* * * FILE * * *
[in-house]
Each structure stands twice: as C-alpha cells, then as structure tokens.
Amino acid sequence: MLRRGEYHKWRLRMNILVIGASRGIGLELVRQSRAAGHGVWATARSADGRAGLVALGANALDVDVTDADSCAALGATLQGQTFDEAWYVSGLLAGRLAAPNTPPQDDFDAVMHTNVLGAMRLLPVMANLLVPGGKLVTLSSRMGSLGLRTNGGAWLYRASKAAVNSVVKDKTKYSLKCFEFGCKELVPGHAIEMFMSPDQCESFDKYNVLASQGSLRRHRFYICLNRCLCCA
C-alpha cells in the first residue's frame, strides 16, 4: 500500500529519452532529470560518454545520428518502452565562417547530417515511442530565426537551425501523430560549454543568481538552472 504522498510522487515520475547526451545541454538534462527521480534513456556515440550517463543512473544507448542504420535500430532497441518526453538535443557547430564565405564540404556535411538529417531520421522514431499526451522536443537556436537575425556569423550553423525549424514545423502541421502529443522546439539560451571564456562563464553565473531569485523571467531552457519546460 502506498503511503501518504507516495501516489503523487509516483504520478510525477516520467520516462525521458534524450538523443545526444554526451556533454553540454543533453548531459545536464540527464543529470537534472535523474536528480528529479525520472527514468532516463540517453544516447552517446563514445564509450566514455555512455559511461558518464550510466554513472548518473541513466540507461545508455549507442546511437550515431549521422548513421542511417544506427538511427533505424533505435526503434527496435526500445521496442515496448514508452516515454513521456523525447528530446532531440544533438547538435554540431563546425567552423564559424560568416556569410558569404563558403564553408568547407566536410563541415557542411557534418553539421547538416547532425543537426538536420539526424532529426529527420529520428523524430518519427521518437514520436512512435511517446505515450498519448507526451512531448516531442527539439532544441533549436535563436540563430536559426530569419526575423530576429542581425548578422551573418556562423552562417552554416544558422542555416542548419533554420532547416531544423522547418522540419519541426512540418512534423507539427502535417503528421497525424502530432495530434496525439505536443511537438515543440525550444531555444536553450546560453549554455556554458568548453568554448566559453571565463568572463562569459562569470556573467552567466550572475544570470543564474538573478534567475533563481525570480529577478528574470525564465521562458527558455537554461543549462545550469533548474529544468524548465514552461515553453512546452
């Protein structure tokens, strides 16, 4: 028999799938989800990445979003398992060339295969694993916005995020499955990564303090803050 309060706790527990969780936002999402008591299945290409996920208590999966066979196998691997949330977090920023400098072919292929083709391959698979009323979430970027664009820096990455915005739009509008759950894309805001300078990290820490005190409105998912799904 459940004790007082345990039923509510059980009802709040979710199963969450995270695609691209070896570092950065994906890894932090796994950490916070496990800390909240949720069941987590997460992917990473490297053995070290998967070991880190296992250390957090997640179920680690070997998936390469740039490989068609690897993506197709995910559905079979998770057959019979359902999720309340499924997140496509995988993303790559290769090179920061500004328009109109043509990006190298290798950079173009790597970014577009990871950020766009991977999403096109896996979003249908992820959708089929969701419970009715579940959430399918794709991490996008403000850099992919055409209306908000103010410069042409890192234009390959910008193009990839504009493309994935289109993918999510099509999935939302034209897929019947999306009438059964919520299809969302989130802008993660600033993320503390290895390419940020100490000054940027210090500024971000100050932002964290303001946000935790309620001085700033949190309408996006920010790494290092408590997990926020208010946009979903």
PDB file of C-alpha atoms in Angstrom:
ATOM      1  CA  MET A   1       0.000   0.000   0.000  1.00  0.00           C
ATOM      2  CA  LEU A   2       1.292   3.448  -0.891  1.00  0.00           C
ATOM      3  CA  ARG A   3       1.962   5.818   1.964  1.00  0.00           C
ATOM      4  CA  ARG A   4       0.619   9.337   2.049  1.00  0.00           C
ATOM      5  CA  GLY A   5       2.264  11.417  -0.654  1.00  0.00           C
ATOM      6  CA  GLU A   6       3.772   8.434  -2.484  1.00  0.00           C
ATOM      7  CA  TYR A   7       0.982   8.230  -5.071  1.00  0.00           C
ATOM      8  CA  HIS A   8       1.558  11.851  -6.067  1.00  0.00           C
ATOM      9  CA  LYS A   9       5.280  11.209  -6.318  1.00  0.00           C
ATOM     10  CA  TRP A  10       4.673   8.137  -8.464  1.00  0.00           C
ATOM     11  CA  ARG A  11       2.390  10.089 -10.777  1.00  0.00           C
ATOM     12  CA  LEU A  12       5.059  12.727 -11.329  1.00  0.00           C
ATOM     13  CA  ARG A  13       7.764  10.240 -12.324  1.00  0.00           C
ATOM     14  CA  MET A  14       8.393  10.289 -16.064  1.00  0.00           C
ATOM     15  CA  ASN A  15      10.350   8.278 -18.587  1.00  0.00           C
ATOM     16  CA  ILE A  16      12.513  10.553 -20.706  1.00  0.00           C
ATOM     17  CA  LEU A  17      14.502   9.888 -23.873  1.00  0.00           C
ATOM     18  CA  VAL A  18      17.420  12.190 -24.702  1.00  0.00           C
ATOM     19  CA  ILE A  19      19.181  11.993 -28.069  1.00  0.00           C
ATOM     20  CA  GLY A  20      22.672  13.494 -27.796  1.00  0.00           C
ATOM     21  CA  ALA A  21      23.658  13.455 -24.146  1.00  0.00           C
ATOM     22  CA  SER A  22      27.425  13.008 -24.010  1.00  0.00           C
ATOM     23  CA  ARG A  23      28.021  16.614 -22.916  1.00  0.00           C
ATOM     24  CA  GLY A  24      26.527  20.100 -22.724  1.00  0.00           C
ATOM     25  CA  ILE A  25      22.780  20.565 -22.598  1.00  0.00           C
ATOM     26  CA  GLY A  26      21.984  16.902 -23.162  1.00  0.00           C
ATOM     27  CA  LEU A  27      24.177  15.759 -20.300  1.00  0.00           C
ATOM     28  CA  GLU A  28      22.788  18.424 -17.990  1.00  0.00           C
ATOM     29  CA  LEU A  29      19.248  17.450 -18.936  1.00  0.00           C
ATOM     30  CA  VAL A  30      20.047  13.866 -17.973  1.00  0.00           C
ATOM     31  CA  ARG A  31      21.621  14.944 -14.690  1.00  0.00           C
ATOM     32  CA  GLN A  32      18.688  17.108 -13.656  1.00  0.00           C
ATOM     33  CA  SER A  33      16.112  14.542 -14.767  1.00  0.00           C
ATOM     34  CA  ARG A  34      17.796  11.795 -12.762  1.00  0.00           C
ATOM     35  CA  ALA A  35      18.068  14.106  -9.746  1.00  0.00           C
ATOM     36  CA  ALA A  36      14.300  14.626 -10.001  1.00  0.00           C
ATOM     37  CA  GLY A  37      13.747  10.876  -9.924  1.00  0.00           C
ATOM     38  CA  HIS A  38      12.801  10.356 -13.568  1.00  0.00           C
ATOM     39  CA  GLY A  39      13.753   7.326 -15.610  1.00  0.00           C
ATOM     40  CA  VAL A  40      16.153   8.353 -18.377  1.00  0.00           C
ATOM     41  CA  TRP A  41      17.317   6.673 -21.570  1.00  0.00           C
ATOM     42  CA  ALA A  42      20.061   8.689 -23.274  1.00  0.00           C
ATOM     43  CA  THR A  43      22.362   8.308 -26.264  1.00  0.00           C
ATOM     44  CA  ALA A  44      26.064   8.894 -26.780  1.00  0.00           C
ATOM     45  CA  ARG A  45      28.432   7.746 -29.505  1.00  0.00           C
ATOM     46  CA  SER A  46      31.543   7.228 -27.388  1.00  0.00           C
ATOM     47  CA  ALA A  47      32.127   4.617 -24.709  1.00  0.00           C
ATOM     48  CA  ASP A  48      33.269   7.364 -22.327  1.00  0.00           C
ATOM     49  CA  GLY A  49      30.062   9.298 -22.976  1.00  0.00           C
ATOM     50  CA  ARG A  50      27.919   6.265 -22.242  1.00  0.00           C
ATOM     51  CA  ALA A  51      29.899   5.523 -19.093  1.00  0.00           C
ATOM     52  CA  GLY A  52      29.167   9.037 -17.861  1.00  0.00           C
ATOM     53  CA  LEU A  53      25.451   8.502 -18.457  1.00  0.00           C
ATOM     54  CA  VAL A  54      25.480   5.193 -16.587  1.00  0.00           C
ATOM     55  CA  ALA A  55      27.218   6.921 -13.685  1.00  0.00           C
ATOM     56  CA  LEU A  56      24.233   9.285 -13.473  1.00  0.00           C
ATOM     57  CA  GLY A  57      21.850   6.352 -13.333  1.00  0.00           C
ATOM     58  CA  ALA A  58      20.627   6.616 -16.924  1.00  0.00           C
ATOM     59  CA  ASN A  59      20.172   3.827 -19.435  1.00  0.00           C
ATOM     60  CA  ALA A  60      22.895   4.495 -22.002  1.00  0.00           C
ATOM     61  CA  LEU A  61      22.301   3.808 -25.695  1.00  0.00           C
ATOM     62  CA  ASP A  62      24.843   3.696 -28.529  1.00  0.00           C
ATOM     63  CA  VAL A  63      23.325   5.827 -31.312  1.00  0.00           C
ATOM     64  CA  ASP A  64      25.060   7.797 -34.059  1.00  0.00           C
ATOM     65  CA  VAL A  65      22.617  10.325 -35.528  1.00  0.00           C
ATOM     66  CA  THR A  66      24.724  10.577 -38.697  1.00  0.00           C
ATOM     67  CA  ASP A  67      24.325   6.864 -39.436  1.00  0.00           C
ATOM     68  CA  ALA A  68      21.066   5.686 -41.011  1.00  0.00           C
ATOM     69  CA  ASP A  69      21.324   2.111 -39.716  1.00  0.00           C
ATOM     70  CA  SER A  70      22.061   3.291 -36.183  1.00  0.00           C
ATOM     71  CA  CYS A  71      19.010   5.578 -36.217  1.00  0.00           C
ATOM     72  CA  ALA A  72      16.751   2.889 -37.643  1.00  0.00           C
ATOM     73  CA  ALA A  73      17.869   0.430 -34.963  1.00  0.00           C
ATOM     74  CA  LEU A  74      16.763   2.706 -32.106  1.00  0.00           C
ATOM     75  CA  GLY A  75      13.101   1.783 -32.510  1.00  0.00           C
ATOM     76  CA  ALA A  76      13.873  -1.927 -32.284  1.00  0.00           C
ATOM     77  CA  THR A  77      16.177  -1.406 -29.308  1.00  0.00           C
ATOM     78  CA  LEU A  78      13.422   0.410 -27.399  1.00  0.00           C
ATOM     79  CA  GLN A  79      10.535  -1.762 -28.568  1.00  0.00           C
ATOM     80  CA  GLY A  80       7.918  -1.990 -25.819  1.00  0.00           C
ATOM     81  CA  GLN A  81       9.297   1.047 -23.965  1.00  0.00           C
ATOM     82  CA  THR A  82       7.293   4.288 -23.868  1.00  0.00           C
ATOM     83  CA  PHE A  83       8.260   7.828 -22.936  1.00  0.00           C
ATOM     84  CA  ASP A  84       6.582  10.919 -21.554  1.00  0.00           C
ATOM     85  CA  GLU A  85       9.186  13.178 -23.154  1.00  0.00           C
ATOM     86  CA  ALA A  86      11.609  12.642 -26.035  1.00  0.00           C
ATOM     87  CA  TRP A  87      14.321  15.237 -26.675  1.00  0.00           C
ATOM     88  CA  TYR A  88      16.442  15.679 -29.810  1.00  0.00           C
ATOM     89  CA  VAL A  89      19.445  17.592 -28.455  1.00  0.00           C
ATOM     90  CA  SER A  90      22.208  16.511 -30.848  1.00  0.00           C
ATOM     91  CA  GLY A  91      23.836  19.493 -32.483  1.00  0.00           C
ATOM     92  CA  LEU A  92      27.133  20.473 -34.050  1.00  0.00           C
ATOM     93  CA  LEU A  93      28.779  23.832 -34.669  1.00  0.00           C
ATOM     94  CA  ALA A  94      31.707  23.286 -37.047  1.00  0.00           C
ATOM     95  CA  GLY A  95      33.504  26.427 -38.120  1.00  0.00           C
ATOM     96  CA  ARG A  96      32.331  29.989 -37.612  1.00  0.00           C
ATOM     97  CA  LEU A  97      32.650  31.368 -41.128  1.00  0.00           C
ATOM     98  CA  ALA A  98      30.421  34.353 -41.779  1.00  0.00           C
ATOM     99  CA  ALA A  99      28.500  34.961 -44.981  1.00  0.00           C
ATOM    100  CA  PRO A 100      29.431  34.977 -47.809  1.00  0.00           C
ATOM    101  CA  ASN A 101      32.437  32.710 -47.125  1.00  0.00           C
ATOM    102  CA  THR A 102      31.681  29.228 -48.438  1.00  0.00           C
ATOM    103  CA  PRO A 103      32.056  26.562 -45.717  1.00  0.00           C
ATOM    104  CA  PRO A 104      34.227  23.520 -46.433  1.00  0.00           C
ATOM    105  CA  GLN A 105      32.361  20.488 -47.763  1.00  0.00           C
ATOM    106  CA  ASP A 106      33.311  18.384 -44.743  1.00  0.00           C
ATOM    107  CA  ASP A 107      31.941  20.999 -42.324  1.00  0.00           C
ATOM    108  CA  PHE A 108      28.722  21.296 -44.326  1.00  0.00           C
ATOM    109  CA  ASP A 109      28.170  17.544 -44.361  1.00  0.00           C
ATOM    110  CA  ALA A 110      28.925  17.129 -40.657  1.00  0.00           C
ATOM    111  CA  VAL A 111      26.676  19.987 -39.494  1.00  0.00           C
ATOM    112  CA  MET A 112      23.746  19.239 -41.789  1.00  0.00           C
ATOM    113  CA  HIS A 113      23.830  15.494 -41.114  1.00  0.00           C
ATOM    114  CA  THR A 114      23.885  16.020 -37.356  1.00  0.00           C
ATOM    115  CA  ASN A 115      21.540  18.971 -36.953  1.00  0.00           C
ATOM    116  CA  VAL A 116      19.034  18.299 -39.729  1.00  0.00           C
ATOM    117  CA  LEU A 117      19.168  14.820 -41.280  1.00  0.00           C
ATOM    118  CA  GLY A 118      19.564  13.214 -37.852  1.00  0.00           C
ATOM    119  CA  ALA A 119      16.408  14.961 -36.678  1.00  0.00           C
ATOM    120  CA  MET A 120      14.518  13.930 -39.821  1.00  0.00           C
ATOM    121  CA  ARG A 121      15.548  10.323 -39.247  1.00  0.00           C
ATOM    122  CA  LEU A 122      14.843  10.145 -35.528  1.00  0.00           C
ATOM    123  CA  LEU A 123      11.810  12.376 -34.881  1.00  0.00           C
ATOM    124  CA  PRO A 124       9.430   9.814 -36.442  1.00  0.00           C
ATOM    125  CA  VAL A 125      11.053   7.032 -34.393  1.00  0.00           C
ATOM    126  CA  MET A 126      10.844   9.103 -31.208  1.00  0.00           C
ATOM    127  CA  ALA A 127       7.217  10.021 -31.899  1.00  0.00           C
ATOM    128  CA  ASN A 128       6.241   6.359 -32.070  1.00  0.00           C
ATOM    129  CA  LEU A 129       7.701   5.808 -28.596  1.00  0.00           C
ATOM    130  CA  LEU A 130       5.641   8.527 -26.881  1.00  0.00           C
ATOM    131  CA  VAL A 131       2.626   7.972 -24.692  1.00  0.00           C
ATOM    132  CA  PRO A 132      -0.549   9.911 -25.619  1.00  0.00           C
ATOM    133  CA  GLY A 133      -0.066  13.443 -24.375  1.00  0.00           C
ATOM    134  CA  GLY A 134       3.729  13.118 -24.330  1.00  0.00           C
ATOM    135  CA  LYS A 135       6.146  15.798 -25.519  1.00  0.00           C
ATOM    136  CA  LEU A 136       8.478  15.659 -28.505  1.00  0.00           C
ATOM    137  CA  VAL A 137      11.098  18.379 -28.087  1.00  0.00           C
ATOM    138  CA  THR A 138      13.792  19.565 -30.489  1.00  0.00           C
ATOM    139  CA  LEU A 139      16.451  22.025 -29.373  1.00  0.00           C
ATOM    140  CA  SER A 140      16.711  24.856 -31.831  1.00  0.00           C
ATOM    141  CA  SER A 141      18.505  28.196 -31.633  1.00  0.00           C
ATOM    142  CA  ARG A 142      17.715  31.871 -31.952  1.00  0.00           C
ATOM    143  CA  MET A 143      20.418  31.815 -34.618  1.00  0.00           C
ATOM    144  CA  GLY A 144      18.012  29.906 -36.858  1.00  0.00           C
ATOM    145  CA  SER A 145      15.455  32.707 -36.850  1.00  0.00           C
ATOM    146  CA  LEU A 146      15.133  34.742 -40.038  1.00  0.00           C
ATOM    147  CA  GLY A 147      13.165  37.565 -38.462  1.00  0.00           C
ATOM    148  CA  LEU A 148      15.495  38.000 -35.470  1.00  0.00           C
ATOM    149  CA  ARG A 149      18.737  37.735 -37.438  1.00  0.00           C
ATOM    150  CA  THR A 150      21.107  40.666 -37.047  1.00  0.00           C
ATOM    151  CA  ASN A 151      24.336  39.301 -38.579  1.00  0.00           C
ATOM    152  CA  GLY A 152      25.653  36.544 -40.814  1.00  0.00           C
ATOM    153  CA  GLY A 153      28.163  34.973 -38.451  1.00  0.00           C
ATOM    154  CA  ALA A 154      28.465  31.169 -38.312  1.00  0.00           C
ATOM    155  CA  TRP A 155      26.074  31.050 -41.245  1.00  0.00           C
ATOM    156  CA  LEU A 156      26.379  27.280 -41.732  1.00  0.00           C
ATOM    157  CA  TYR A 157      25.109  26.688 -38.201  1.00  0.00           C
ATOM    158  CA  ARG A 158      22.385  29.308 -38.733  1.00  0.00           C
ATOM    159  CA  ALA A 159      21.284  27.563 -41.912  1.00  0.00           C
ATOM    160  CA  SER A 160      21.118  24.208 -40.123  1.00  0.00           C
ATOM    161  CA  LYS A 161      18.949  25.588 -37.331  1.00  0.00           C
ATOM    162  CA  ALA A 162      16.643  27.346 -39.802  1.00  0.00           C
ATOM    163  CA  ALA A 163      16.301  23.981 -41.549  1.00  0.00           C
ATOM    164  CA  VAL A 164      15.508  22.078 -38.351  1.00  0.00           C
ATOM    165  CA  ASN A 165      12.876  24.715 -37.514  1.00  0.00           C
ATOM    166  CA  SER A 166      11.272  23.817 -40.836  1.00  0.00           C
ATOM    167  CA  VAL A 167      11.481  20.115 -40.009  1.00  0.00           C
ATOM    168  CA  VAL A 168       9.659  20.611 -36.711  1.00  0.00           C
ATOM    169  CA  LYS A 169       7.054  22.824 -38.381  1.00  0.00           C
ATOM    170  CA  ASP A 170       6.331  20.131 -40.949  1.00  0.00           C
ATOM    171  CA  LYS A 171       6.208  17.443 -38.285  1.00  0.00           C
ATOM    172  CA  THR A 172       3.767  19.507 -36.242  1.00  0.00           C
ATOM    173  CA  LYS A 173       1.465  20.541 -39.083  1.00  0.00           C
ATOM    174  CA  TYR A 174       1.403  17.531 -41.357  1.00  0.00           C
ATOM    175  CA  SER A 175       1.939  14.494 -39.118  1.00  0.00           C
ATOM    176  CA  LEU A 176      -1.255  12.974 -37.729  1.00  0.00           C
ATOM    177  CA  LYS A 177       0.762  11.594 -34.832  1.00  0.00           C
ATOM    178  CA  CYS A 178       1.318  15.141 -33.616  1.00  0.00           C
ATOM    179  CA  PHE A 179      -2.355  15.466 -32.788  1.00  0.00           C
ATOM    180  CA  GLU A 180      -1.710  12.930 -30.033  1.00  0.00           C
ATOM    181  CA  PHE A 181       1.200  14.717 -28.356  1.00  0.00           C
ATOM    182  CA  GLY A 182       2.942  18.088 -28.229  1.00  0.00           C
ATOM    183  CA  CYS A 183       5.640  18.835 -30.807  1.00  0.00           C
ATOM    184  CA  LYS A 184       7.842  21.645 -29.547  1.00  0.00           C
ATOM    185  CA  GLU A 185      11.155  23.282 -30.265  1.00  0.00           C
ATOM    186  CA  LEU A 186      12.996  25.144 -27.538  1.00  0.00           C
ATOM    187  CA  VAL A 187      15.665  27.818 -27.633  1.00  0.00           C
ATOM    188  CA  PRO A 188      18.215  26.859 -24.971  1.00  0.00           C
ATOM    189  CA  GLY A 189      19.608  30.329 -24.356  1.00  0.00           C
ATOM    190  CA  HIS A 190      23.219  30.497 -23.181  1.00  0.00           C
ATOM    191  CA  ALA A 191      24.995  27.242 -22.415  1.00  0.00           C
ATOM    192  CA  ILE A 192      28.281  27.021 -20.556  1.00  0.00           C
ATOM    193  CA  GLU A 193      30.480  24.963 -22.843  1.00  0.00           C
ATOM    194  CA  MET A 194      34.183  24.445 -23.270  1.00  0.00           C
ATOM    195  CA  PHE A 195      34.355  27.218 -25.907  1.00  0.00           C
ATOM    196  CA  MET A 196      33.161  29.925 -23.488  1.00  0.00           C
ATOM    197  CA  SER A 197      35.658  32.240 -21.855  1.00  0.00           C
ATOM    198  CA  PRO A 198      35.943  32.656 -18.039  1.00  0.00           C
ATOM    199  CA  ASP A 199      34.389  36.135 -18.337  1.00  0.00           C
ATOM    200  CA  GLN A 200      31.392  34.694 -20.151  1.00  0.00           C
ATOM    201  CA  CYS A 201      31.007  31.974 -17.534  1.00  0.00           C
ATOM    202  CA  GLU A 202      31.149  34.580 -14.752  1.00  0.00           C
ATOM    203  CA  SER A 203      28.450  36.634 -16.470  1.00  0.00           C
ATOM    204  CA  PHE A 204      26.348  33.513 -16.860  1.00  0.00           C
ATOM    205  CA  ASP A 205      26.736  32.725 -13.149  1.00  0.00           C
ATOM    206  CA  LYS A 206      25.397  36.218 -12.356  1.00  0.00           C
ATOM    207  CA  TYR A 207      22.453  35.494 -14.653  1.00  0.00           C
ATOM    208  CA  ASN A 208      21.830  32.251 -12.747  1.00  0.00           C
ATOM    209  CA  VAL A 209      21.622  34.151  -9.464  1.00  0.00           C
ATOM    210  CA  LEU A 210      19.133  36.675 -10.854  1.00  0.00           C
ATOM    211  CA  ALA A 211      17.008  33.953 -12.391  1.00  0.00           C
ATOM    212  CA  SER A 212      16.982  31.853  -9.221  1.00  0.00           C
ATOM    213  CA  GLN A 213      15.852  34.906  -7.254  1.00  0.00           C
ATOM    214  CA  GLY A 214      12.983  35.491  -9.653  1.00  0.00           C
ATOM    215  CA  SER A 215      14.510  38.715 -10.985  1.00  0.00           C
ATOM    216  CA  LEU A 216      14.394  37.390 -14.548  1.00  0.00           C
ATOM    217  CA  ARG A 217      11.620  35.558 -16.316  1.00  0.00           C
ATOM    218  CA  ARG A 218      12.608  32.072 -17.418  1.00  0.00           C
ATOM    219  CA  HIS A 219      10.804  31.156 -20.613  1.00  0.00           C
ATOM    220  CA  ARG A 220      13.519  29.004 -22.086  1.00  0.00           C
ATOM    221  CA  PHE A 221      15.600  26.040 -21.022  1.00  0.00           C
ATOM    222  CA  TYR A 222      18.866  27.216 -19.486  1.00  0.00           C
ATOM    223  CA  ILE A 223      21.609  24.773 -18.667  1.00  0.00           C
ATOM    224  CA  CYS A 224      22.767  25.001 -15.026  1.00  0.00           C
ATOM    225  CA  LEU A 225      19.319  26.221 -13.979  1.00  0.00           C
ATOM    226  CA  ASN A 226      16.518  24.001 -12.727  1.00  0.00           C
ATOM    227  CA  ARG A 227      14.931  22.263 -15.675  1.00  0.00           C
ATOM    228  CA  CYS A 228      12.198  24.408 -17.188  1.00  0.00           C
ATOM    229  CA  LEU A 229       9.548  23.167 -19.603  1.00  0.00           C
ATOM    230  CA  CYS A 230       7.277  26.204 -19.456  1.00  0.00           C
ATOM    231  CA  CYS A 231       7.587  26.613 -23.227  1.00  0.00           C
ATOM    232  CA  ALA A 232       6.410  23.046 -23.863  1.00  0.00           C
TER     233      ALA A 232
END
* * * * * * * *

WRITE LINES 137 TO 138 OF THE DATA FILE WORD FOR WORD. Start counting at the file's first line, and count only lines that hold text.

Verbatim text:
ATOM    131  CA  VAL A 131       2.626   7.972 -24.692  1.00  0.00           C
ATOM    132  CA  PRO A 132      -0.549   9.911 -25.619  1.00  0.00           C